Is Online Help Safe?
July 24, 2000 -- Eighteen months ago, Beth Steele of Houston was severely depressed. She had long suffered from bipolar disorder, but between caring for a daughter with the same illness and running her dog grooming business, she couldn't find time for therapy. Then a client suggested a solution: Why not seek therapy online?
Hundreds of licensed mental health professionals -- and some unlicensed freelancers -- are offering such services through email and online chat rooms. Even professional associations that once pooh-poohed the practice are now issuing guidelines for online therapy.
Expect the trend to grow, says Leigh Jerome, PhD, a clinical psychologist who is helping the American Psychological Association develop its online policy. "Within ten years, computers will become so embedded in our lives, we won't even think of this as telehealth," she says. "The housebound patient will be able to receive care on a regular basis. Therapy will be conducted (via email or chat rooms) with remote or extended family members located thousands of miles from each other."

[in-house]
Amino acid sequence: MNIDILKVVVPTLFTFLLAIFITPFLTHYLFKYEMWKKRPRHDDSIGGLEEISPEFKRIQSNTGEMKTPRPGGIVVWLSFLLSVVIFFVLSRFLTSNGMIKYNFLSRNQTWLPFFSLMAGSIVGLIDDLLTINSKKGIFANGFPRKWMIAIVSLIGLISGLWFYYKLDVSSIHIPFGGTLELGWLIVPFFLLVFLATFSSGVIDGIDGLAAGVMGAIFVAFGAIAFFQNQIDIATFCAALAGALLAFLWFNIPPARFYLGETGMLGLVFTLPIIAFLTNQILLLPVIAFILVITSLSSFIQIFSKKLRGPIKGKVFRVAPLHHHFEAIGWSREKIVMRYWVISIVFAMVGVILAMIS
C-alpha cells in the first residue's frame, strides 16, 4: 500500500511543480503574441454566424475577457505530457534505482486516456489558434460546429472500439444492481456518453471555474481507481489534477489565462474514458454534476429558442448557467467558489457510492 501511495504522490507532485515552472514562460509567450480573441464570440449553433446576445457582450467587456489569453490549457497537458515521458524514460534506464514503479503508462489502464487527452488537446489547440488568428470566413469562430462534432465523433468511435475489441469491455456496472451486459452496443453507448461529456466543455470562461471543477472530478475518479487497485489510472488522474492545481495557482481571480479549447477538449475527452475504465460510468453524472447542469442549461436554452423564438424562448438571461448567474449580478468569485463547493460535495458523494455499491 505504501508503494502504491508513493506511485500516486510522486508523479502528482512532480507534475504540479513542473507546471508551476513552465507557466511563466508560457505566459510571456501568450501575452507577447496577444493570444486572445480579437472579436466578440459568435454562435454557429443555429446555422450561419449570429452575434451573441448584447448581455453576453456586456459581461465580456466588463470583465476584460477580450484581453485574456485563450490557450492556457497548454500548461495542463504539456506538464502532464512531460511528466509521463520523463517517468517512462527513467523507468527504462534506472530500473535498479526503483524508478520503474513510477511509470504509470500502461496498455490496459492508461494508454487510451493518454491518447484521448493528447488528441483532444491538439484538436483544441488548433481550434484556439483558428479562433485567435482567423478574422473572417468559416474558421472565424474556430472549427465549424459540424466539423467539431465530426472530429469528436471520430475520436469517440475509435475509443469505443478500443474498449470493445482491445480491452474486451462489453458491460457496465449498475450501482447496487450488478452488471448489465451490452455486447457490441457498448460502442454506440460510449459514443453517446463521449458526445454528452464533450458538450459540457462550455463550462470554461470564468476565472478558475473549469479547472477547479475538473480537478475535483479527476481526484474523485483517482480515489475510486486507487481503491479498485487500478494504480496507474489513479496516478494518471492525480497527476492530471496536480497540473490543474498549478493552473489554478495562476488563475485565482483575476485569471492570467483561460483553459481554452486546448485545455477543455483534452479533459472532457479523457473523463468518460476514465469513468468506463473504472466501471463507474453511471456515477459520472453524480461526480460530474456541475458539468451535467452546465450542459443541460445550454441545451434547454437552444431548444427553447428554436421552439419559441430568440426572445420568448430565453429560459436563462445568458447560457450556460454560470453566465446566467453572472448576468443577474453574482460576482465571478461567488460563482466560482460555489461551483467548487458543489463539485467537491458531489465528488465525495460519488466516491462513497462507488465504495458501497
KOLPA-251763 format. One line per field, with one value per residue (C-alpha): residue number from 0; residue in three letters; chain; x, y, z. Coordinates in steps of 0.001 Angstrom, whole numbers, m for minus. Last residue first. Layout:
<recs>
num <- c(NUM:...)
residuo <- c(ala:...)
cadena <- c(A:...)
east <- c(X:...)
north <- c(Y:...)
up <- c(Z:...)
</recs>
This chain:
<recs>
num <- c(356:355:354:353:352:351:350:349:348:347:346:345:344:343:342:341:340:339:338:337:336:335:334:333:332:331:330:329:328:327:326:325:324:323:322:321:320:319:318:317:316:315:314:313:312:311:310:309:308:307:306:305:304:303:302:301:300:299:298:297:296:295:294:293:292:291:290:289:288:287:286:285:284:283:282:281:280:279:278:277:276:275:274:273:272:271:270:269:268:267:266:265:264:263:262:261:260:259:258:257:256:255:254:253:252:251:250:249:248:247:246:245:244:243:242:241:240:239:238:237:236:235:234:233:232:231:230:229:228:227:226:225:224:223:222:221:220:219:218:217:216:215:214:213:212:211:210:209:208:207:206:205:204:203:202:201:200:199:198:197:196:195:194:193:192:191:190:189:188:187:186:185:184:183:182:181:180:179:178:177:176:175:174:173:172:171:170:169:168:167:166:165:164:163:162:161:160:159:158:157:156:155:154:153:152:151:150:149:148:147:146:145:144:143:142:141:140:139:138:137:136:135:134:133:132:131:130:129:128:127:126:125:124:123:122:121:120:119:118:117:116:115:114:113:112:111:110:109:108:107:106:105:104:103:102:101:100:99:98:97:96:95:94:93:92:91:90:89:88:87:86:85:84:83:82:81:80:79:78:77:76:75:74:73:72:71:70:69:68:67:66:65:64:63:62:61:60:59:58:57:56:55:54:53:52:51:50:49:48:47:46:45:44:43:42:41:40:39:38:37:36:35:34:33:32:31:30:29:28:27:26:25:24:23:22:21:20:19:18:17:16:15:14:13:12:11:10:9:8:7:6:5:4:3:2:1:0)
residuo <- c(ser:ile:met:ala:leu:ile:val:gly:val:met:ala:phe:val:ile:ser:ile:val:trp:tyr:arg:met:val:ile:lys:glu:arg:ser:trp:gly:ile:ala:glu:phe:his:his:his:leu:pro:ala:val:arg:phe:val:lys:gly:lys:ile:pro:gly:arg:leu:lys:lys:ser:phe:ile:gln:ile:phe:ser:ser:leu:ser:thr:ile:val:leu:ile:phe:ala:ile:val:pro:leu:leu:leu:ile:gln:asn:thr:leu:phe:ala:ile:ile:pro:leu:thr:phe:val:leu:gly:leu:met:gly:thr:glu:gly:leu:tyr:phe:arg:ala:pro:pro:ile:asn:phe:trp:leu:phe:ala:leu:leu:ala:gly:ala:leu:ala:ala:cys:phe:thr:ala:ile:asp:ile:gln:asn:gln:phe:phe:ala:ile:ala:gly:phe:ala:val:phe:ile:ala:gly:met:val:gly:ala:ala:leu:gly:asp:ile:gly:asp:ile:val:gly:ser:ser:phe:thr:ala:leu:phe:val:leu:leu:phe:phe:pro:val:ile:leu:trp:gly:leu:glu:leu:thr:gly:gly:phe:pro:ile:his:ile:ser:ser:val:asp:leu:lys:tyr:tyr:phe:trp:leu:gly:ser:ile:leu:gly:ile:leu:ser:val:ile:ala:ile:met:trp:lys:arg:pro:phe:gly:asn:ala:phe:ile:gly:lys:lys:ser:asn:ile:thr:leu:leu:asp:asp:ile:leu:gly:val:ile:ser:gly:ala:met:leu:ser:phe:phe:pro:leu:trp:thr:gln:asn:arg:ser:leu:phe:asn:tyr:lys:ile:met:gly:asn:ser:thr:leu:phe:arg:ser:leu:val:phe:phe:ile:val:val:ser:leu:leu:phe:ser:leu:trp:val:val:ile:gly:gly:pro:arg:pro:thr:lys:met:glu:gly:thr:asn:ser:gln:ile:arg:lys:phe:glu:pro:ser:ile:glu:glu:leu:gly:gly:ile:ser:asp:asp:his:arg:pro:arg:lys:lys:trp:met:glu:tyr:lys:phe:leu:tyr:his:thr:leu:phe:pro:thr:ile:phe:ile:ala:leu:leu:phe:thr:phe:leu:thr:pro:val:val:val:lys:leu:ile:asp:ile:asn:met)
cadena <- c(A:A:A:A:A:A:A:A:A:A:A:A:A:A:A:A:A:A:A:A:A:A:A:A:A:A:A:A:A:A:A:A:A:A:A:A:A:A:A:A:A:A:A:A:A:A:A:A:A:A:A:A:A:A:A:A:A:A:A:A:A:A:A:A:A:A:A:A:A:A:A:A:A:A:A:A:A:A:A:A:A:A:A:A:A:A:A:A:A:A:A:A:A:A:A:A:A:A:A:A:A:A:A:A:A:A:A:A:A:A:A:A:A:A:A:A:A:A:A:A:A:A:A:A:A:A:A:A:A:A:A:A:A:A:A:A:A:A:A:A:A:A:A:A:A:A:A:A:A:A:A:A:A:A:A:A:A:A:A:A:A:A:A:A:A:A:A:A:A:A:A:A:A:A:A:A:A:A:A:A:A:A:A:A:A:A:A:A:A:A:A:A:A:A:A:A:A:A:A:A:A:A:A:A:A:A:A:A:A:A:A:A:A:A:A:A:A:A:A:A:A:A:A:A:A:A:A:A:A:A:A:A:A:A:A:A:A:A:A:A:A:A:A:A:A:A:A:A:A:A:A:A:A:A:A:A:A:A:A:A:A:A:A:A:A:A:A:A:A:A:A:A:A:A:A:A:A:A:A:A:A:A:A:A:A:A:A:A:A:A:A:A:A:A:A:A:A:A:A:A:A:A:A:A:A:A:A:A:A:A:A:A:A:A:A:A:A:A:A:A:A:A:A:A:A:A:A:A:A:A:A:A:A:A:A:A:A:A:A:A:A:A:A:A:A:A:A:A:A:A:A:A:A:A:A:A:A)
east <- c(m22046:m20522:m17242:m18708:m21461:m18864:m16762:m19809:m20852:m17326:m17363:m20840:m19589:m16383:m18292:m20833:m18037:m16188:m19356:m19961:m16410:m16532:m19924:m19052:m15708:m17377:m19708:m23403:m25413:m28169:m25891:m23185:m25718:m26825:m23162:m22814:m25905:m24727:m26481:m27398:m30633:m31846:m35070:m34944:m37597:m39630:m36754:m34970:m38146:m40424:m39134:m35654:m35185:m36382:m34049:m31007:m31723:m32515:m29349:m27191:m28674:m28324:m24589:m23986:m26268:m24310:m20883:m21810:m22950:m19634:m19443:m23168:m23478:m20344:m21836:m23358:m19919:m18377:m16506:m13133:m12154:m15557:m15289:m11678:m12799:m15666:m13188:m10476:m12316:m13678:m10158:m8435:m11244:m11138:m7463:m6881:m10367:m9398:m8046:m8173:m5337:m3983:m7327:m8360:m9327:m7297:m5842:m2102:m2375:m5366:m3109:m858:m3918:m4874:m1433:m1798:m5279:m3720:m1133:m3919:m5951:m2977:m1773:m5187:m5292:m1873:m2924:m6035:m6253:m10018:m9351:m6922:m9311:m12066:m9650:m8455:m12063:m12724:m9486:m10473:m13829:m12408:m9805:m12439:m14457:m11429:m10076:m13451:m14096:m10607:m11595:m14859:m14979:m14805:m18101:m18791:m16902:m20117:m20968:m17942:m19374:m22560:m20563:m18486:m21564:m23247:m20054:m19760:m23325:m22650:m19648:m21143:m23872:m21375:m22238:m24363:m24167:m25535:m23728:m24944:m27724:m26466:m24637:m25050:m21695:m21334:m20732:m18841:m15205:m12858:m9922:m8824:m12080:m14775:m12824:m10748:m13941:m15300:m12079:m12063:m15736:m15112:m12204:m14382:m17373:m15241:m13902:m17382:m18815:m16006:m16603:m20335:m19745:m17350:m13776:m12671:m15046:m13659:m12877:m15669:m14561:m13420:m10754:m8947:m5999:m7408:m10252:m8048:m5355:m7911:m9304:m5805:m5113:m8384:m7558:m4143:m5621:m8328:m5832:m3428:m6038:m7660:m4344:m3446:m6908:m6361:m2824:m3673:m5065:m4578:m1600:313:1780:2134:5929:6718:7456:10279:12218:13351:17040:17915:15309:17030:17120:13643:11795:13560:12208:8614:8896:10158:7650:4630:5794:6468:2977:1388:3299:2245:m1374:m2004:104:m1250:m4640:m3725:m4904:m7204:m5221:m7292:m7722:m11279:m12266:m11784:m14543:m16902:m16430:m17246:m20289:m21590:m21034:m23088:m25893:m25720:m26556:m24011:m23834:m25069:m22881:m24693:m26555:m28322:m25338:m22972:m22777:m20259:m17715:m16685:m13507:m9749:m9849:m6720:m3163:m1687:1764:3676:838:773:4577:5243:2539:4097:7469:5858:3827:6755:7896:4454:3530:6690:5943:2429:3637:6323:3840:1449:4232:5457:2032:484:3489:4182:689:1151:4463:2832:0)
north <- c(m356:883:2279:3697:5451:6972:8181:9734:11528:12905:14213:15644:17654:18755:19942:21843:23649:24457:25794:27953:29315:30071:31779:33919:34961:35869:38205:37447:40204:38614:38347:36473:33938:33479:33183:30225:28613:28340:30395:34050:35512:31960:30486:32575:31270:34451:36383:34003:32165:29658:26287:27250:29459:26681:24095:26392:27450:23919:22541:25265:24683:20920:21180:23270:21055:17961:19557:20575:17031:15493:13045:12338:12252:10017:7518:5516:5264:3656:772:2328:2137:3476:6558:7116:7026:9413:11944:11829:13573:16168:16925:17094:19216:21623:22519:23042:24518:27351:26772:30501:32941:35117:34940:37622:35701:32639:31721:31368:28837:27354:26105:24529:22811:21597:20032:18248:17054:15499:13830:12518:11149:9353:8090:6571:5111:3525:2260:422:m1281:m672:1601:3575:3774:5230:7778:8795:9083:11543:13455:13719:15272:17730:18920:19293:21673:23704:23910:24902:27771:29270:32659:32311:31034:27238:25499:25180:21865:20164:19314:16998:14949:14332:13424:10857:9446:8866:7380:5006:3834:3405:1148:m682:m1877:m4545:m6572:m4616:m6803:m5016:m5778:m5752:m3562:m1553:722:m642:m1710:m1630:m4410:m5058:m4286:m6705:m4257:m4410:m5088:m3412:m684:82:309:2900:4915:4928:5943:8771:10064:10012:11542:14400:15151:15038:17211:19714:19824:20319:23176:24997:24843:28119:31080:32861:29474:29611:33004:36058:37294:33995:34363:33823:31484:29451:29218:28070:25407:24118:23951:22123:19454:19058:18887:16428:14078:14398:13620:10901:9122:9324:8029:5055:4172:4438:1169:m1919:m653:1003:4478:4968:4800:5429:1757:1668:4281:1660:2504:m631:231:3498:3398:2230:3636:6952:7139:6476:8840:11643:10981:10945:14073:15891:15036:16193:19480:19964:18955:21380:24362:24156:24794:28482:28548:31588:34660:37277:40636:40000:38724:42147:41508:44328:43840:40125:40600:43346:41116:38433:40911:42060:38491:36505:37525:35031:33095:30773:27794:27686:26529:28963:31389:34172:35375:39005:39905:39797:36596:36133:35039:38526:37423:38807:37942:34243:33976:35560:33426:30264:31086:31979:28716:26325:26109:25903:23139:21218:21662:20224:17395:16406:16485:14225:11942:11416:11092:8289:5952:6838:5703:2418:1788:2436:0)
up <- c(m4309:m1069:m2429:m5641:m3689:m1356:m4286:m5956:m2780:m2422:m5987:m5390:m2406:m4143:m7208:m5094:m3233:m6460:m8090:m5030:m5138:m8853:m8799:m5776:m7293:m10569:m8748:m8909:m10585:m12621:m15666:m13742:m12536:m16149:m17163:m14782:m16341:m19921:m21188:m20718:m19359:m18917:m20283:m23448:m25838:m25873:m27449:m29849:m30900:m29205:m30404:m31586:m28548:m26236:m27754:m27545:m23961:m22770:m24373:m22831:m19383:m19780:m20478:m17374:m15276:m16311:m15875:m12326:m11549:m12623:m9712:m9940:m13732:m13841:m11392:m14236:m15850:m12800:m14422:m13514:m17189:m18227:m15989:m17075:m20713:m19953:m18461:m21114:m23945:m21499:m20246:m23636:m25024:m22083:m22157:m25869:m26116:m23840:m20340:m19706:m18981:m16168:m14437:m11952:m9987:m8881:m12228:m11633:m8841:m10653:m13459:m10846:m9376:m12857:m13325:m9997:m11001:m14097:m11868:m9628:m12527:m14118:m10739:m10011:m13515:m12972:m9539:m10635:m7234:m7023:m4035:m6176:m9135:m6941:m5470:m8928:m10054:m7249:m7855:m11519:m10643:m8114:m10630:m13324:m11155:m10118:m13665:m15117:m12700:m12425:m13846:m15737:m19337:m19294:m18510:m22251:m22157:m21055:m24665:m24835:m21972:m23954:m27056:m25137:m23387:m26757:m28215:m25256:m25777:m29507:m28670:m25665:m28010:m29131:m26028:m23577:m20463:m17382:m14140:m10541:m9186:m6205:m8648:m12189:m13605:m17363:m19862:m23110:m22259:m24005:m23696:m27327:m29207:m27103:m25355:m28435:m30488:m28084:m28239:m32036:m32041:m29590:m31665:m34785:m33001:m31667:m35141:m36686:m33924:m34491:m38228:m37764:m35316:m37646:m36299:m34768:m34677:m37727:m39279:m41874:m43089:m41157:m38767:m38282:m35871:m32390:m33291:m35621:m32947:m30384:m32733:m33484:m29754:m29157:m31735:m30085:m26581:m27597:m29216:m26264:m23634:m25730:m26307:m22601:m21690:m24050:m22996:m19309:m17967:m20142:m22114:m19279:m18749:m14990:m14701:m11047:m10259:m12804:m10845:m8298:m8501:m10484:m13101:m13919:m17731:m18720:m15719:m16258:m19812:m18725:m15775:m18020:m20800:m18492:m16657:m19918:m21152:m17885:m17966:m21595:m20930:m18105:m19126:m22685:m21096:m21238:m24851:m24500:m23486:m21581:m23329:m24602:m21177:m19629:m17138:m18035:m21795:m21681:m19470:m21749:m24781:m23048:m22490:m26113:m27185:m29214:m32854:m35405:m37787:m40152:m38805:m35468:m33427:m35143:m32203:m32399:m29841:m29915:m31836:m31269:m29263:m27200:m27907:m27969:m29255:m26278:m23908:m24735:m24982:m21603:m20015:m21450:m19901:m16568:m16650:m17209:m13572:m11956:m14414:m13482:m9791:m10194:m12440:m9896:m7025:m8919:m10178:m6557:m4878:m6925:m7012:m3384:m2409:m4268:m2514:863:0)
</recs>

Despite these predictions, online therapy remains controversial. Little research has been done to show its effectiveness or whom it best serves. And many in the field still worry about privacy, liability, and fraud. (To learn more about the benefits -- and dangers -- of online therapy, see Therapy From a Distance and When Cybertherapy Goes Bad)
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